Gender Selection Abortion Crisis in Asia, India, U.S.
Gender-selection abortions has spread from China to India and to parts of the U.S. Eleanor Clift reports.
China’s one-child policy was put in place some 30 years ago, before ultrasound technology was widely available and used to determine the sex of a fetus. Three decades later, an imbalance of boys over girls that has been made possible by gender-selection abortion practices is visible not only in China, but in India and other developing countries -- and in ethnic Asian communities in the U.S.
Mara Hvistendahl is the author of Unnatural Selection: Choosing Boys over Girls, and the Consequences of a World Full of Men. She puts the number of missing girls in Asia at 163 million, more than the entire female population in the U.S., and reports on the tens of millions of men in Asia, “surplus males,” who without female counterparts may purchase women from poorer countries.
She approaches these sensitive subjects without an ideological ax to grind, whether pro-life or pro-population control, documenting how sex selection has taken hold thanks to technology, lower birth rates, and deep-seated cultural biases that require a boy to carry on a family’s lineage.
Unlike the U.S., where abortion is legal but can be difficult to obtain and carries a stigma, the procedure is accessible and widely used in other cultures. Hvistendahl told an audience at the American Enterprise Institute in Washington that she supports abortion rights but found the procedure so pervasive in some countries that there are nearly three abortions for every birth. “The availability of relatively inexpensive screening with unconditional abortion is a game changer,” says Nicholas Eberstadt, a demographer at AEI.
Falling birth rates in developing countries, which improve the health and education of mothers and children, have the unintended consequence of encouraging sex-selection abortion. When a woman gave birth to six children, the odds were 99 percent that one would be a boy. When she has two children, it’s only a 24 percent chance. “It’s not that women want more boys, they have less chance of getting them,” says Hvistendahl. Census data show that gender imbalance gets greater with second and third births. “They let nature take the first roll of the dice,” says Eberstadt, but after that, it’s “very apparent there’s a massive parental intervention going on.”
Contrary to popular myth, it’s not the poor and illiterate who are leading the way. “Sex selection starts with the urban, educated middle-class and filters down,” says Hvistendahl, adding that it seems paradoxical that educated women are more likely to abort a fetus. “Women in China are doing better than ever before, with more women in Ph.D. programs than men. …Yet this is happening at the same time,” she says. “If you don’t have a boy, you lose status.”
It is illegal in China and India to test for the sex of a fetus, but the law is sporadically enforced. Governments recognize the imbalance between men and women is a problem, and are taking modest steps to curb the phenomenon. In India, pregnant women are periodically dispatched to ask for the ultrasound test, and if the doctor agrees, he’s busted. Prizes are awarded to villages that achieve a balanced birth ratio between boys and girls, and a university in Bangalore is offering affirmative action to girls in families with no boys in hopes of stemming the societal trend. If parents think they’ll get a break in India’s highly competitive university system, they might be less inclined to abort a female fetus.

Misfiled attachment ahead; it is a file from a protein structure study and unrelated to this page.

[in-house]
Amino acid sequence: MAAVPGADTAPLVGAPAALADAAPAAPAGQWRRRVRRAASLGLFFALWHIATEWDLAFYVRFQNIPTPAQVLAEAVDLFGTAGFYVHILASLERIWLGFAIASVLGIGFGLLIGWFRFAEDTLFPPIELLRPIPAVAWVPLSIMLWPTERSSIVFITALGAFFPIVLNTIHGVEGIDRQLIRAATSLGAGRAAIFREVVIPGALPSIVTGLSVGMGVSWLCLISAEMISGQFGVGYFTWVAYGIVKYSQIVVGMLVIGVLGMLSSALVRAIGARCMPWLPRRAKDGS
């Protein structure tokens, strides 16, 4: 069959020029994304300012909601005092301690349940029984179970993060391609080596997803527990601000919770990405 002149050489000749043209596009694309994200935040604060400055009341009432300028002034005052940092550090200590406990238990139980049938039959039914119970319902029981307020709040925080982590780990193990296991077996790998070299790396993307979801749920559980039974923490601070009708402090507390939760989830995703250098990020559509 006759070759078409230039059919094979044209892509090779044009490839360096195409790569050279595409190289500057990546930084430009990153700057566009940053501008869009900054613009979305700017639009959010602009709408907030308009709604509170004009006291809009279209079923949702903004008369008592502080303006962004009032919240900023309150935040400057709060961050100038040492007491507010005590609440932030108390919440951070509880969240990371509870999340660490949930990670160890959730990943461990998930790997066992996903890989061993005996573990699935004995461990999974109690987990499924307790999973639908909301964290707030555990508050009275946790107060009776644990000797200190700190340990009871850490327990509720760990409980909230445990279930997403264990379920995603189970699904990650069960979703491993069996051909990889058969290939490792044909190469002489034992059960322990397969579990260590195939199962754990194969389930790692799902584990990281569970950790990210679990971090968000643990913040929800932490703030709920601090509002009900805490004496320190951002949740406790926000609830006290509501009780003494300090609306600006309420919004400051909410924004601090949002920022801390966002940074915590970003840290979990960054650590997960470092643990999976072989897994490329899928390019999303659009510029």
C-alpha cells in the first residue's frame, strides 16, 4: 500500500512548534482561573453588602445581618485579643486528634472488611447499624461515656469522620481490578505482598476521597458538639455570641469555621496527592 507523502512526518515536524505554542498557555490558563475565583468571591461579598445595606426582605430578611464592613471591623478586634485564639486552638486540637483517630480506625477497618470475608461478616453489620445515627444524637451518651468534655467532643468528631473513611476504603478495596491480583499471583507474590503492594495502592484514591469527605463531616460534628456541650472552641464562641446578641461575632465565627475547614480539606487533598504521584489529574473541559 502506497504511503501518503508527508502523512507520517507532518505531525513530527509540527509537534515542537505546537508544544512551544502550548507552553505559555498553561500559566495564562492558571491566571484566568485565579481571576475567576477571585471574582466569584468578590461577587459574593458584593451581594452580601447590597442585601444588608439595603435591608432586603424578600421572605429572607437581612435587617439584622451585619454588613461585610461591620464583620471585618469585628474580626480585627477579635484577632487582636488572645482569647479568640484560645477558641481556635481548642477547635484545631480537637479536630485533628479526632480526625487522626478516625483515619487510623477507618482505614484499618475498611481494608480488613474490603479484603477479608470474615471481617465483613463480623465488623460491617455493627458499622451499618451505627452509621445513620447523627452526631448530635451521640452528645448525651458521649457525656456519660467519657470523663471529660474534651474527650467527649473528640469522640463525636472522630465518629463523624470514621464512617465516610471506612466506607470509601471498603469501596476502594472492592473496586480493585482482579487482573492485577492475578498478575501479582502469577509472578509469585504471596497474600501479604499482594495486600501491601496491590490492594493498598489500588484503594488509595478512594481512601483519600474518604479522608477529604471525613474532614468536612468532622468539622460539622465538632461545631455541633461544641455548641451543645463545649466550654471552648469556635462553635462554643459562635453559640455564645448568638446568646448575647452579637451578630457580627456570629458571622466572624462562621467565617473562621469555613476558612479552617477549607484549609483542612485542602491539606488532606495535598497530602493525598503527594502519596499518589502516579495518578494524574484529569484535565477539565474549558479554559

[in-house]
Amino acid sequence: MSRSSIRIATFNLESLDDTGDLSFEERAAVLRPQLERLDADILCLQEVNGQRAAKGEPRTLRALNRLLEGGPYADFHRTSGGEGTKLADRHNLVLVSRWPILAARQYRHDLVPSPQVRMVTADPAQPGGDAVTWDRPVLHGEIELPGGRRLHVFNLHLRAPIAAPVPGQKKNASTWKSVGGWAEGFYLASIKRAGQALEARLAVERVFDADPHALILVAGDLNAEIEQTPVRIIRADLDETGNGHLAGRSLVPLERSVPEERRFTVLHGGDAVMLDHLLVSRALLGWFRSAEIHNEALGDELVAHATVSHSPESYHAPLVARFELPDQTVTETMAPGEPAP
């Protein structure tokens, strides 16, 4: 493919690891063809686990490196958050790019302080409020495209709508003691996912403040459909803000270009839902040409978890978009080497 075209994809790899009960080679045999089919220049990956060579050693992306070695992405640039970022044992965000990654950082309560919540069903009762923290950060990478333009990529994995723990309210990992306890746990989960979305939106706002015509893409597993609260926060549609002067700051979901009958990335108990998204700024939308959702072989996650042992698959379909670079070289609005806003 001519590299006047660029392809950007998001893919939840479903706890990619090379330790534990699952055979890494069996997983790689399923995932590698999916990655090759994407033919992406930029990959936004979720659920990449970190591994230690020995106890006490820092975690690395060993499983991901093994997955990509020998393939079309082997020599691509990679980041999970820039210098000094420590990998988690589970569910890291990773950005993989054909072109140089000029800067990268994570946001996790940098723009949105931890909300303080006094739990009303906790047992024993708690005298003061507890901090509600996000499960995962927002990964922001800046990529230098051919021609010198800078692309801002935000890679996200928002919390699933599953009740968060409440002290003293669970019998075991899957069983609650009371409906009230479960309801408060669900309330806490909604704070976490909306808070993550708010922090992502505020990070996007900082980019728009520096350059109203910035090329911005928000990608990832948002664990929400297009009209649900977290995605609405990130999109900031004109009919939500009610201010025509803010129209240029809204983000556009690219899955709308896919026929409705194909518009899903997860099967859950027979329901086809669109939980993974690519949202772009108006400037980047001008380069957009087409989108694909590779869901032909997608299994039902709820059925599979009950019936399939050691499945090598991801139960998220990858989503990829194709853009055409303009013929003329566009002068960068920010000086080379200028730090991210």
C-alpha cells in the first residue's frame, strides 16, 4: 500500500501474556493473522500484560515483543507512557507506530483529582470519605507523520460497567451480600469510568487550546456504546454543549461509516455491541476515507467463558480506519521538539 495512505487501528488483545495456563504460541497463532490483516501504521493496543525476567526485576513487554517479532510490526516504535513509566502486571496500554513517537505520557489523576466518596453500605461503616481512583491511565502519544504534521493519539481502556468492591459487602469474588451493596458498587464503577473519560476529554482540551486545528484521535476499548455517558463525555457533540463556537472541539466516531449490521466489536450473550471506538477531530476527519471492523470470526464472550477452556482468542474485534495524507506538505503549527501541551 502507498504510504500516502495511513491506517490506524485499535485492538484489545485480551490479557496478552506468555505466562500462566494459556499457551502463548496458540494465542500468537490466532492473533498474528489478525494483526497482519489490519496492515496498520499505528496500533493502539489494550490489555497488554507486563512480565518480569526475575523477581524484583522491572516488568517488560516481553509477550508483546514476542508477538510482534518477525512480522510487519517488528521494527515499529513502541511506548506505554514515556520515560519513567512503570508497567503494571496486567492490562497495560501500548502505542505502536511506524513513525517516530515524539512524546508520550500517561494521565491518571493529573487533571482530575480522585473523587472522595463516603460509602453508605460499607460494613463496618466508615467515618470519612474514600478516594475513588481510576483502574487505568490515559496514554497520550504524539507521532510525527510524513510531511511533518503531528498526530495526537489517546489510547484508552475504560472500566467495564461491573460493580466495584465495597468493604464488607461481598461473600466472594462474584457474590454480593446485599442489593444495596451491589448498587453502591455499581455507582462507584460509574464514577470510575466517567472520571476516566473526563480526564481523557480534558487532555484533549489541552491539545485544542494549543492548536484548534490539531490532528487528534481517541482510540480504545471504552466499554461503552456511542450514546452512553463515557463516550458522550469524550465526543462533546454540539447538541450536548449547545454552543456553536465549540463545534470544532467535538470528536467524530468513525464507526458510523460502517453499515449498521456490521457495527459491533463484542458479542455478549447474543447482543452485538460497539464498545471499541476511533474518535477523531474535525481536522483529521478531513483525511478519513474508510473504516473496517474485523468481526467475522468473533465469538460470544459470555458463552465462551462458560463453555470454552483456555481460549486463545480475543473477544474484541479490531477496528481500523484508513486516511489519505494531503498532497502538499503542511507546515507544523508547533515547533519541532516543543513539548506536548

In Taiwan, surplus men take organized marriage tours at $10,000 a pop to Vietnam to find a wife. There are now so many Taiwanese men with Vietnamese wives that a little Saigon exists outside Taipei.
Japan has avoided the problem of de-valuing girls in part because families with girls can “adopt” a son-in-law, who then takes the family name to perpetuate the lineage.
Demographers say the gender imbalance that has distorted birth rates in so much of Asia is a transformational trend in developing countries. They point to South Korea as a place where sex-selection abortion was prevalent, but growing affluence and a movement of conscience restored girls to an honored place. They went from “an absolutely gruesome imbalance to almost biological normal,” says Eberstadt, who likens the change to the anti-smoking campaign in the U.S. where a kind of behavior that people once thought was okay is now stigmatized.
In the U.S., gender imbalance that favors boys is seen in Asian -American communities that have what Eberstadt calls a “biologically impossible imbalance between little boys and little girls.” Normal is 103 or 104 boys for every 100 girls. Over 107 should set off alarm bells and 130 would be “sci-fi land,” he says. Societies top-heavy with men without wives, and potentially without jobs, can lead to unrest and violence. Alternatively, Eberstadt imagines a world of “honorable bachelorhood” where societies accept that between 10 and 20 percent of men are without wives.
With the exception of Asian-American immigrant communities, sex selection that favors boys has not taken hold in the U.S. Indeed, a controversial piece in Atlantic Magazine last year titled, “The End of Men,” found that people using fertility clinics were screening embryos to get girls. The provocative finding while it got a lot of attention is based on a very small subset, and there is no indication that the overall U.S. population is skewing female.
By calling attention to the global implications of sex selection, Hvistendahl hopes to awaken women’s rights groups dedicated to preserving reproductive rights to recognize that as technology has advanced, so has “a fundamental affront on the female sex.”